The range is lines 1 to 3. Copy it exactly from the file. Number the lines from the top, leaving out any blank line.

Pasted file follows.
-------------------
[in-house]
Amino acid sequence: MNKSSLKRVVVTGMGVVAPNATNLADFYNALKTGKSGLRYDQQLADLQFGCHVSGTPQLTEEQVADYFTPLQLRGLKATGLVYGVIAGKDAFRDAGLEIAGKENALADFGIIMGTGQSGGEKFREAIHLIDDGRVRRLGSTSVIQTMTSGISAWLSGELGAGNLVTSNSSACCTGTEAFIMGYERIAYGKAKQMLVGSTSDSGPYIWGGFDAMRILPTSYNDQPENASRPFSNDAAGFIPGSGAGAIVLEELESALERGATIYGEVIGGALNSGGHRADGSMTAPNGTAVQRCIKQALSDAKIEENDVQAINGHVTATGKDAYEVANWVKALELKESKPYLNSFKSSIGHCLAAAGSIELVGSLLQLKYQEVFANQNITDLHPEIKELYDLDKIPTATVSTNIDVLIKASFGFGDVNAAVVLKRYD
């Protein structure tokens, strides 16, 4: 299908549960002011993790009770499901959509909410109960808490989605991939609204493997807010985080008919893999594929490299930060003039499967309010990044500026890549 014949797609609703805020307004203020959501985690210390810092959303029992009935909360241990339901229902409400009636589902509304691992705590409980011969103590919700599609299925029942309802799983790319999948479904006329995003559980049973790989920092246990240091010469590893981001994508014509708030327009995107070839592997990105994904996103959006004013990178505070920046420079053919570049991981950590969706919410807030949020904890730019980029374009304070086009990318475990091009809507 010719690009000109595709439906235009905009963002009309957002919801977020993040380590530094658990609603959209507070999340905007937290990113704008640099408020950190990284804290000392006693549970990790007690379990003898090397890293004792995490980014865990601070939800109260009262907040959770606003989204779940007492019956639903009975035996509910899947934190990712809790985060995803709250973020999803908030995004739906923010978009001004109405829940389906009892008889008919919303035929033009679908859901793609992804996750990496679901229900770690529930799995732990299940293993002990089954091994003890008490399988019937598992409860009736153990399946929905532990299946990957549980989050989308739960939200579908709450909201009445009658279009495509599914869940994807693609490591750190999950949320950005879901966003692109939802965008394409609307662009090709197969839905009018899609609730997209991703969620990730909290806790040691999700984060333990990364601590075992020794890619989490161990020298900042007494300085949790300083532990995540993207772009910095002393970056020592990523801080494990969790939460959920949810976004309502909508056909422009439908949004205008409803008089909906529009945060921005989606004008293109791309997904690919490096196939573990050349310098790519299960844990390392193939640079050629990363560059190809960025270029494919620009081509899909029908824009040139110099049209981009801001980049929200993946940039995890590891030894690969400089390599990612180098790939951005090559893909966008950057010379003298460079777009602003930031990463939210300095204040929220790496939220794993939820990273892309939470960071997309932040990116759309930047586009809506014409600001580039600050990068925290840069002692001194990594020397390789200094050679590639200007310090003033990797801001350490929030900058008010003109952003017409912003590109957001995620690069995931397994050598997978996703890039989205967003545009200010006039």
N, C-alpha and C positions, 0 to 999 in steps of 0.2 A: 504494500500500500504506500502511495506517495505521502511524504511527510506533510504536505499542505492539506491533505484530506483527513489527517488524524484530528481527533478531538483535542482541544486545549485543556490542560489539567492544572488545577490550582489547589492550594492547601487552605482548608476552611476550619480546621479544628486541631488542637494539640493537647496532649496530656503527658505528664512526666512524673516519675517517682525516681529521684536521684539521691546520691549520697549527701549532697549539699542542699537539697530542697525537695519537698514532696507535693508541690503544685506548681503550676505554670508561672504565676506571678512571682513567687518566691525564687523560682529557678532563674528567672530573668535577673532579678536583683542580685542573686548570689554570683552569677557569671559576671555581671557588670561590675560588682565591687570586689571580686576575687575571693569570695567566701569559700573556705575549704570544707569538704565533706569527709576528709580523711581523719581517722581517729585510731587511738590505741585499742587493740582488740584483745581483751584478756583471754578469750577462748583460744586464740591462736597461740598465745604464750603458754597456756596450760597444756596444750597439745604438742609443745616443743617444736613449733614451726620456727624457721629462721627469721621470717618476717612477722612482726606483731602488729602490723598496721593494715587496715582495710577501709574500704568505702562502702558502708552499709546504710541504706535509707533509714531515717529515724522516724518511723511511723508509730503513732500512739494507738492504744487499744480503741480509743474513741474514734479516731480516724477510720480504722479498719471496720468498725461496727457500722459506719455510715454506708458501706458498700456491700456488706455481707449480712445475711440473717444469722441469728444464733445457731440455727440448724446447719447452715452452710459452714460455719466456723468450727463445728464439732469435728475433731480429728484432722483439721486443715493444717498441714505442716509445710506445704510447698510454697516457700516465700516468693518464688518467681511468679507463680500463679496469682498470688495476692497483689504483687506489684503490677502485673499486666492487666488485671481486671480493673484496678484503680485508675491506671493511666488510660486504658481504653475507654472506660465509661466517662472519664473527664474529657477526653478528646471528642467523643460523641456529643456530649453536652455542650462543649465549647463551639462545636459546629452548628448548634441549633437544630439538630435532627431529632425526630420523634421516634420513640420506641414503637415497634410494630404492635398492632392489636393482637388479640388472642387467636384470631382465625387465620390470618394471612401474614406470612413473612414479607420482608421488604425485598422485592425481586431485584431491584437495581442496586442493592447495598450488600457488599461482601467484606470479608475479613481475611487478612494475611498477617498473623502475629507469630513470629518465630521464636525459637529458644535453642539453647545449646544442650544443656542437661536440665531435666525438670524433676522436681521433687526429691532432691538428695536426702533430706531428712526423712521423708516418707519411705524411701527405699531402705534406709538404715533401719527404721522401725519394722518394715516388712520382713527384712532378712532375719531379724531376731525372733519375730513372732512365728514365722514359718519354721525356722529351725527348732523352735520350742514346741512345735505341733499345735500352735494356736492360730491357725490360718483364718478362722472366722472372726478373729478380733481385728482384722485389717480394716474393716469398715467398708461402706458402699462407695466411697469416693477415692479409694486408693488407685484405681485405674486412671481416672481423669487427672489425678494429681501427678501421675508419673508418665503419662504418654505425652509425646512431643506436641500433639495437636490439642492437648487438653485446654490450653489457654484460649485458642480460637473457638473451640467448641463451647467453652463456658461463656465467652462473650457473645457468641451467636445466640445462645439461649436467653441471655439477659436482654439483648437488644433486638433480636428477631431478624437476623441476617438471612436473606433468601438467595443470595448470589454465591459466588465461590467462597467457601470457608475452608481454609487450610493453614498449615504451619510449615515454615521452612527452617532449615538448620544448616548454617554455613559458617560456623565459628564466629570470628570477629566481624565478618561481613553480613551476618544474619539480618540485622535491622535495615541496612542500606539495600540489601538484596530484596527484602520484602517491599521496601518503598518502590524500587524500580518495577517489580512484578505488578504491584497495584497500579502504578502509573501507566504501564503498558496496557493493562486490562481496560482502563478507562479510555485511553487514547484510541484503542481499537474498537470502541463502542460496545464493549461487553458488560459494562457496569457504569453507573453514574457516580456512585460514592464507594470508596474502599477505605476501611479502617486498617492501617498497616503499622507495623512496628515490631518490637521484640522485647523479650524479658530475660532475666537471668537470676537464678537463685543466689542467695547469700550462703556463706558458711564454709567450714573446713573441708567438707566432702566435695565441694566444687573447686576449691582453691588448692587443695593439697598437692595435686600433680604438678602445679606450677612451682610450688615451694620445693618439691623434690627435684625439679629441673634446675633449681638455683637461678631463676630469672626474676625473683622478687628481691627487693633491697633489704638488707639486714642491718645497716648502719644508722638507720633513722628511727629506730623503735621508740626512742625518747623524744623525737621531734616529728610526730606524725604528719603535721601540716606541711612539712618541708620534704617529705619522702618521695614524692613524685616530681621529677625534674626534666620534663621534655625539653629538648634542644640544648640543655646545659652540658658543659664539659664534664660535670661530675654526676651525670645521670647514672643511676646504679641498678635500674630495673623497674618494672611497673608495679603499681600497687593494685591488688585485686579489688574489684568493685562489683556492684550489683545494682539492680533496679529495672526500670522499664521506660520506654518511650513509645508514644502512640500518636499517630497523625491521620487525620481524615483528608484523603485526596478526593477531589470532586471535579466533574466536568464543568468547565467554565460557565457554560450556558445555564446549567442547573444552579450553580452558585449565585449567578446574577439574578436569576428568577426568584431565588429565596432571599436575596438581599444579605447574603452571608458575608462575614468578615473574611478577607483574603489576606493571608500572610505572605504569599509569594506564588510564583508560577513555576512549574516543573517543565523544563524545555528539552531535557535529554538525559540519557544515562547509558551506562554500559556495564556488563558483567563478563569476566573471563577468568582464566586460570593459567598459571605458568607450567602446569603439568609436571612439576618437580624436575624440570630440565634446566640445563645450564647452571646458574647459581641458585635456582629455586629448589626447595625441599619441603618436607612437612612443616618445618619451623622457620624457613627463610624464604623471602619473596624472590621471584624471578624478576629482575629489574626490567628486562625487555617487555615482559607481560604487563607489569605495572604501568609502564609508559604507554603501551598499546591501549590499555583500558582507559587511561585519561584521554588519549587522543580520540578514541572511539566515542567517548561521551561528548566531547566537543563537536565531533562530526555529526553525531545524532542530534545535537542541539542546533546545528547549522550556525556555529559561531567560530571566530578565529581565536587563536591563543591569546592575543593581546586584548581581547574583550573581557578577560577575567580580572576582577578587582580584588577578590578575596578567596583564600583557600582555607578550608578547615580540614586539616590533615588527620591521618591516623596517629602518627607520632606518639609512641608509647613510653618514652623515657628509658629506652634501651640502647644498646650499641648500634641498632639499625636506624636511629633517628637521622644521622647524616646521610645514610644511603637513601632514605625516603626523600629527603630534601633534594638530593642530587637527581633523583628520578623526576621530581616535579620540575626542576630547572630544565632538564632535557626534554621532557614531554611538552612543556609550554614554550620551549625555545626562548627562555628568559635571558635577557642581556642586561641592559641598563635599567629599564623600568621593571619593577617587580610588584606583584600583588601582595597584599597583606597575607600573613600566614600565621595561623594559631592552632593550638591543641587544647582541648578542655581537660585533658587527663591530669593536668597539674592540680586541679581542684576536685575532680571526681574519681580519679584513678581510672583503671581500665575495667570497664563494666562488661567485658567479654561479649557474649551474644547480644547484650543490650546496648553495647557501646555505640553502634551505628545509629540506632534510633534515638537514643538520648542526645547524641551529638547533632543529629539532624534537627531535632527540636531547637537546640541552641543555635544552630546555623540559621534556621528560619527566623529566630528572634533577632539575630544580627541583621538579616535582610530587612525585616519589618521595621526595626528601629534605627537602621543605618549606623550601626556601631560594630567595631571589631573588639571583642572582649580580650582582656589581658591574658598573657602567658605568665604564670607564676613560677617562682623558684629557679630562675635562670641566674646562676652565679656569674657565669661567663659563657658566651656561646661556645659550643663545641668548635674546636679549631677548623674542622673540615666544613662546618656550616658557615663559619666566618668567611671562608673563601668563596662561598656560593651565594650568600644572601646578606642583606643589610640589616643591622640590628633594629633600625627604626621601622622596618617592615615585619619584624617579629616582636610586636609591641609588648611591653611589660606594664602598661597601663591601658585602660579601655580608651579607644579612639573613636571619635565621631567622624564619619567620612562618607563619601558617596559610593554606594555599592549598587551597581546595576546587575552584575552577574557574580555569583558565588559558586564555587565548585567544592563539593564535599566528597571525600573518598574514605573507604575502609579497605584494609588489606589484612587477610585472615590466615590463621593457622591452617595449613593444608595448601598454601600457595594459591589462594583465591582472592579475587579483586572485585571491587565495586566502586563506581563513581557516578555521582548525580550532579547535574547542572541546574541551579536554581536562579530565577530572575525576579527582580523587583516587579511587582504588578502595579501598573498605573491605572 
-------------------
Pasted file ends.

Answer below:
[in-house]
Amino acid sequence: MNKSSLKRVVVTGMGVVAPNATNLADFYNALKTGKSGLRYDQQLADLQFGCHVSGTPQLTEEQVADYFTPLQLRGLKATGLVYGVIAGKDAFRDAGLEIAGKENALADFGIIMGTGQSGGEKFREAIHLIDDGRVRRLGSTSVIQTMTSGISAWLSGELGAGNLVTSNSSACCTGTEAFIMGYERIAYGKAKQMLVGSTSDSGPYIWGGFDAMRILPTSYNDQPENASRPFSNDAAGFIPGSGAGAIVLEELESALERGATIYGEVIGGALNSGGHRADGSMTAPNGTAVQRCIKQALSDAKIEENDVQAINGHVTATGKDAYEVANWVKALELKESKPYLNSFKSSIGHCLAAAGSIELVGSLLQLKYQEVFANQNITDLHPEIKELYDLDKIPTATVSTNIDVLIKASFGFGDVNAAVVLKRYD
């Protein structure tokens, strides 16, 4: 299908549960002011993790009770499901959509909410109960808490989605991939609204493997807010985080008919893999594929490299930060003039499967309010990044500026890549 014949797609609703805020307004203020959501985690210390810092959303029992009935909360241990339901229902409400009636589902509304691992705590409980011969103590919700599609299925029942309802799983790319999948479904006329995003559980049973790989920092246990240091010469590893981001994508014509708030327009995107070839592997990105994904996103959006004013990178505070920046420079053919570049991981950590969706919410807030949020904890730019980029374009304070086009990318475990091009809507 010719690009000109595709439906235009905009963002009309957002919801977020993040380590530094658990609603959209507070999340905007937290990113704008640099408020950190990284804290000392006693549970990790007690379990003898090397890293004792995490980014865990601070939800109260009262907040959770606003989204779940007492019956639903009975035996509910899947934190990712809790985060995803709250973020999803908030995004739906923010978009001004109405829940389906009892008889008919919303035929033009679908859901793609992804996750990496679901229900770690529930799995732990299940293993002990089954091994003890008490399988019937598992409860009736153990399946929905532990299946990957549980989050989308739960939200579908709450909201009445009658279009495509599914869940994807693609490591750190999950949320950005879901966003692109939802965008394409609307662009090709197969839905009018899609609730997209991703969620990730909290806790040691999700984060333990990364601590075992020794890619989490161990020298900042007494300085949790300083532990995540993207772009910095002393970056020592990523801080494990969790939460959920949810976004309502909508056909422009439908949004205008409803008089909906529009945060921005989606004008293109791309997904690919490096196939573990050349310098790519299960844990390392193939640079050629990363560059190809960025270029494919620009081509899909029908824009040139110099049209981009801001980049929200993946940039995890590891030894690969400089390599990612180098790939951005090559893909966008950057010379003298460079777009602003930031990463939210300095204040929220790496939220794993939820990273892309939470960071997309932040990116759309930047586009809506014409600001580039600050990068925290840069002692001194990594020397390789200094050679590639200007310090003033990797801001350490929030900058008010003109952003017409912003590109957001995620690069995931397994050598997978996703890039989205967003545009200010006039």